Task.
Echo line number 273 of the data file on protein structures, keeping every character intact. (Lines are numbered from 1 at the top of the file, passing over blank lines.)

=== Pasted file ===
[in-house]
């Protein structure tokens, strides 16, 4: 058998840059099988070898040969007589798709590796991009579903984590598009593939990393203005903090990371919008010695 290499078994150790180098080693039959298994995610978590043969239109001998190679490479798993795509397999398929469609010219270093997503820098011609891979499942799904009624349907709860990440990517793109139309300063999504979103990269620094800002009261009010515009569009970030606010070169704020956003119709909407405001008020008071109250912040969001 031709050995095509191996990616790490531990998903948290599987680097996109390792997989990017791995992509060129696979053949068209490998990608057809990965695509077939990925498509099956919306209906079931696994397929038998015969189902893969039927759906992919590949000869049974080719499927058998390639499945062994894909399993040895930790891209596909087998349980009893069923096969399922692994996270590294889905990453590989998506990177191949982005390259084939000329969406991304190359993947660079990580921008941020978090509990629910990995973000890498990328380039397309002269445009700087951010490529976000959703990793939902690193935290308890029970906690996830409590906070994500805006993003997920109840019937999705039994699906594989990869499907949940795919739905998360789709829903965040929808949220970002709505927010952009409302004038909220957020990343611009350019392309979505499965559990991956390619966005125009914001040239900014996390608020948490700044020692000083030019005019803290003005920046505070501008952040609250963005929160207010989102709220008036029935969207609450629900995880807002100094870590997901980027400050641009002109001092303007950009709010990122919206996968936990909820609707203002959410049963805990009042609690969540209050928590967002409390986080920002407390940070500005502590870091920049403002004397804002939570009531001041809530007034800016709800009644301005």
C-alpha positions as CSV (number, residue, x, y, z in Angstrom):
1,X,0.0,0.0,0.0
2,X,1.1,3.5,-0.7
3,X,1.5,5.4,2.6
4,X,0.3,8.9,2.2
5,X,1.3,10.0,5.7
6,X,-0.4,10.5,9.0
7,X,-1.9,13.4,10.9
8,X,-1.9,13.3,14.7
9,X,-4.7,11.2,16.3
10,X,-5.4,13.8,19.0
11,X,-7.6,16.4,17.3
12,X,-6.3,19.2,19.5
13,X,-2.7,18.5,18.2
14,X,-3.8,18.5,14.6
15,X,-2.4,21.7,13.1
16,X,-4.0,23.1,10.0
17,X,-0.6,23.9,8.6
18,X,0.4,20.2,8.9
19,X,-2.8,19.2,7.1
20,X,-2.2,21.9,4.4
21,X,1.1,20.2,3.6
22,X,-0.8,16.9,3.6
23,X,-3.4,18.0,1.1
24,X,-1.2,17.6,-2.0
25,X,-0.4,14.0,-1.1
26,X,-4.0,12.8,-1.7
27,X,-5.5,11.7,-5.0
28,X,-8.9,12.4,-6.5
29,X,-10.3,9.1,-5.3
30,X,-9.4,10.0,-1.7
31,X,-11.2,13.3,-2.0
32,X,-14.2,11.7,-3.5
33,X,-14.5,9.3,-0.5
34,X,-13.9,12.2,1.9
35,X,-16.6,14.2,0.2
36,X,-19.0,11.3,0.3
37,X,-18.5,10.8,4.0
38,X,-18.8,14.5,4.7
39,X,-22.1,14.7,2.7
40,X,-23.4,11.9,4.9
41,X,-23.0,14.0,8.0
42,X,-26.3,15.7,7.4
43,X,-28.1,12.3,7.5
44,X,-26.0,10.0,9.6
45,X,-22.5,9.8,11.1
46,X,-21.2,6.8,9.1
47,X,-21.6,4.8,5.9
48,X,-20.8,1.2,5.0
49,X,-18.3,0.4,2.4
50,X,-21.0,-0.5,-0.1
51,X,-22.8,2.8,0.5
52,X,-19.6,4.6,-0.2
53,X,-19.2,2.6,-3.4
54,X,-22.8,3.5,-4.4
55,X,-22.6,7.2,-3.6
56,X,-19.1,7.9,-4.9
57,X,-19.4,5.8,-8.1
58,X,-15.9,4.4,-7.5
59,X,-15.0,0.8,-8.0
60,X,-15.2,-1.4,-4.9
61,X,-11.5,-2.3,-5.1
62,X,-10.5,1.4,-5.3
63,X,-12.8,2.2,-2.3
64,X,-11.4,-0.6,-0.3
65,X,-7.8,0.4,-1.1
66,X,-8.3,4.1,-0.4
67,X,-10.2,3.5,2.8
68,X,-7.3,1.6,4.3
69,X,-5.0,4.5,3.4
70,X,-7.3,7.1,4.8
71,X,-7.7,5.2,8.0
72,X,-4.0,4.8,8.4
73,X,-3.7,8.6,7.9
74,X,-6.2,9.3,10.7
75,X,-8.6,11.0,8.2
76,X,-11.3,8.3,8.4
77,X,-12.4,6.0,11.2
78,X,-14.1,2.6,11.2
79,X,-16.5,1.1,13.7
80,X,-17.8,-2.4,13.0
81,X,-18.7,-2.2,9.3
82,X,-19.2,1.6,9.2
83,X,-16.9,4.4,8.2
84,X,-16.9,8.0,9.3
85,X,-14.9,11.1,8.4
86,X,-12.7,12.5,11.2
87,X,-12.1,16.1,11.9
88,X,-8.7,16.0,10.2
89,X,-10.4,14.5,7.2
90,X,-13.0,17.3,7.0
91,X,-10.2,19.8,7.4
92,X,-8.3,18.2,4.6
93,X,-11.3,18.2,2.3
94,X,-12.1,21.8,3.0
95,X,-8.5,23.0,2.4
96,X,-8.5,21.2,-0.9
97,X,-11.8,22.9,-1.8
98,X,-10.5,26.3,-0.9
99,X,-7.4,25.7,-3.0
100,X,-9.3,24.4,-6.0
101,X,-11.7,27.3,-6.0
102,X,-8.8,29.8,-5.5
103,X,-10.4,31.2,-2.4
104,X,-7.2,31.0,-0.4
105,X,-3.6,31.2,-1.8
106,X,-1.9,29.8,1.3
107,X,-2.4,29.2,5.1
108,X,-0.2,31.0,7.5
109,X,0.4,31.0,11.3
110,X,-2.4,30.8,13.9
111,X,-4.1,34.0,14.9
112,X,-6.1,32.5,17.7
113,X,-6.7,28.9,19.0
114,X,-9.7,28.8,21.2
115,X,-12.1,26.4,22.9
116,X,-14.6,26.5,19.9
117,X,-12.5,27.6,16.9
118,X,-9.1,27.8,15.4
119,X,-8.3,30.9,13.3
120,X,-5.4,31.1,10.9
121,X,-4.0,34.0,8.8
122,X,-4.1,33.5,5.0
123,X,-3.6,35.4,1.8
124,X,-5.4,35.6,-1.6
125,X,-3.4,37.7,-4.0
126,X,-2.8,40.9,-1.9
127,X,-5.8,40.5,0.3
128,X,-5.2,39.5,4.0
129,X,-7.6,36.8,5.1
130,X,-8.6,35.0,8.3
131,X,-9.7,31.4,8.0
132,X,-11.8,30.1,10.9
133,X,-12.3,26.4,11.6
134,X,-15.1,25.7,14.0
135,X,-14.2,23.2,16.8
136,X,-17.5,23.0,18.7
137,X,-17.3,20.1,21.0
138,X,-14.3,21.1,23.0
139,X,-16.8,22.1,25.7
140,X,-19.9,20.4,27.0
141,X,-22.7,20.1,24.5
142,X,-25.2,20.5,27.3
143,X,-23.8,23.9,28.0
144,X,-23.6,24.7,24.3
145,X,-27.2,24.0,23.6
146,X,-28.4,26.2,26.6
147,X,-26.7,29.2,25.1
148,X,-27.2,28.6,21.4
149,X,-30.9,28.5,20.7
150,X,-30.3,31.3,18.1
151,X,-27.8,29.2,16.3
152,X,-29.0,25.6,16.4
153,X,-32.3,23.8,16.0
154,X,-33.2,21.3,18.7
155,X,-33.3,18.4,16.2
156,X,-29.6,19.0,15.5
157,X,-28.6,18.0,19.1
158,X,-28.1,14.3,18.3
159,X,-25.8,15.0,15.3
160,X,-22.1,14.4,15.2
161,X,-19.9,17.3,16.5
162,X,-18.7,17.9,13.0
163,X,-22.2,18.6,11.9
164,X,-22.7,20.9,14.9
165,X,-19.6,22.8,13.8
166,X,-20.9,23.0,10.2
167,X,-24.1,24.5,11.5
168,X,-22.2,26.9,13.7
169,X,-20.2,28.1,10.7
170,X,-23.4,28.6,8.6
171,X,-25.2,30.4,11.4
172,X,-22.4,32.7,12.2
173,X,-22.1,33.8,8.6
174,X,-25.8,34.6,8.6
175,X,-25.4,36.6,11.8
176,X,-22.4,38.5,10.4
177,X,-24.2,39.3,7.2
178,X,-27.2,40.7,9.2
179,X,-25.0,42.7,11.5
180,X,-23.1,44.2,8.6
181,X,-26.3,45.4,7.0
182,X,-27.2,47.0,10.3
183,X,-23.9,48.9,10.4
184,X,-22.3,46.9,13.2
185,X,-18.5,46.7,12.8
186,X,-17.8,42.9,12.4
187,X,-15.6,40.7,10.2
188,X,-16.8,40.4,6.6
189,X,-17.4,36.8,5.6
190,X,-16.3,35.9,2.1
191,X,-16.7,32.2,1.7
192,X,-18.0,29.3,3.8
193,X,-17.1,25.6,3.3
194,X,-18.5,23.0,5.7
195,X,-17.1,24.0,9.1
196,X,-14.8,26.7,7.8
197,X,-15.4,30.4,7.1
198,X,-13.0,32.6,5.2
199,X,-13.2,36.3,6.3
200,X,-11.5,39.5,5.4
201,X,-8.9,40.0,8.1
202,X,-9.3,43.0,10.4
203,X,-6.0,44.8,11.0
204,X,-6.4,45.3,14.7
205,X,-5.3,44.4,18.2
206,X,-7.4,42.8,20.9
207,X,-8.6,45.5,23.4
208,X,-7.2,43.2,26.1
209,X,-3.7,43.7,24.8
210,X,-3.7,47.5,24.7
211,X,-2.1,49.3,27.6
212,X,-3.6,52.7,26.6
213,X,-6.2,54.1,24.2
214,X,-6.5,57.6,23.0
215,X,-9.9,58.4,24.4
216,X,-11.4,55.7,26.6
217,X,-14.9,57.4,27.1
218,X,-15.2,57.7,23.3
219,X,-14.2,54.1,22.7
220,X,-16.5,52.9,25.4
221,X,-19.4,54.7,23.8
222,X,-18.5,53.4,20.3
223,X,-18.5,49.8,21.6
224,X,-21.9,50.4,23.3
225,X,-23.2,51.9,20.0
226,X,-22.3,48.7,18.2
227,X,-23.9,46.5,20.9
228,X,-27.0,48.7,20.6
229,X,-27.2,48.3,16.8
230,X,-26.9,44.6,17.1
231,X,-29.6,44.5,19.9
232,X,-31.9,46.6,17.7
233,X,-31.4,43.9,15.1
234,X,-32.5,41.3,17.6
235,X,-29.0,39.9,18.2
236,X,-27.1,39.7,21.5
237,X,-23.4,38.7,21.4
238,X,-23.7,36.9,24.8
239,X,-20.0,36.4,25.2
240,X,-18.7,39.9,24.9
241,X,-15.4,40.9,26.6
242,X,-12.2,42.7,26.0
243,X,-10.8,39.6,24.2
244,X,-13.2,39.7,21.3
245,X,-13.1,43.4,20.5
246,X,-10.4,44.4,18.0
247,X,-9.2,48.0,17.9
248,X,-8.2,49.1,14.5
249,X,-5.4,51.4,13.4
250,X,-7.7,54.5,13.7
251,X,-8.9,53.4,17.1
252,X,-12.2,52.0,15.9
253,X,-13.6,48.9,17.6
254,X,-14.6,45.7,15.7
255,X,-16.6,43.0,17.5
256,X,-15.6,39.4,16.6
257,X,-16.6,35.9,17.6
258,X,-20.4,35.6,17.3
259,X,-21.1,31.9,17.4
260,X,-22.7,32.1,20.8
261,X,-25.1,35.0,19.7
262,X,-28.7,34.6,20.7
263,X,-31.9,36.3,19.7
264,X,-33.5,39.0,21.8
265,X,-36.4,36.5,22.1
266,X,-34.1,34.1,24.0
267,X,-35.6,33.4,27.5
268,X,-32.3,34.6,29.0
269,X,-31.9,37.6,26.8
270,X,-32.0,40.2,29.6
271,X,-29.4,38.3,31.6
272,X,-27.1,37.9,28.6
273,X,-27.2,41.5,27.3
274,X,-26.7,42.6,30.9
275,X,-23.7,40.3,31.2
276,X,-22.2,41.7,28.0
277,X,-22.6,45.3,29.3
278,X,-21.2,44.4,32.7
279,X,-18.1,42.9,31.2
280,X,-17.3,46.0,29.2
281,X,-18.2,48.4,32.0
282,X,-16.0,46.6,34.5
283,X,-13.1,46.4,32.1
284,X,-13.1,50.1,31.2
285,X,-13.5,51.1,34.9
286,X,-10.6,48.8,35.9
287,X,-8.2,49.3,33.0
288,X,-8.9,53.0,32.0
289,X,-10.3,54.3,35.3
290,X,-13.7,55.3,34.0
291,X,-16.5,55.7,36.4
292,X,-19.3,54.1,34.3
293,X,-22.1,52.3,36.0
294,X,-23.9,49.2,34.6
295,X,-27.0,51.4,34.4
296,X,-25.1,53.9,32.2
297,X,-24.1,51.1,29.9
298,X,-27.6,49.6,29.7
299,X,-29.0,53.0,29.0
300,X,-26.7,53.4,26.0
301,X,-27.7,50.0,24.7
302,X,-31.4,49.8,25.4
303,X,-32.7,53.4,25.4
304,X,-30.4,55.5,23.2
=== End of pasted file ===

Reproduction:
270,X,-32.0,40.2,29.6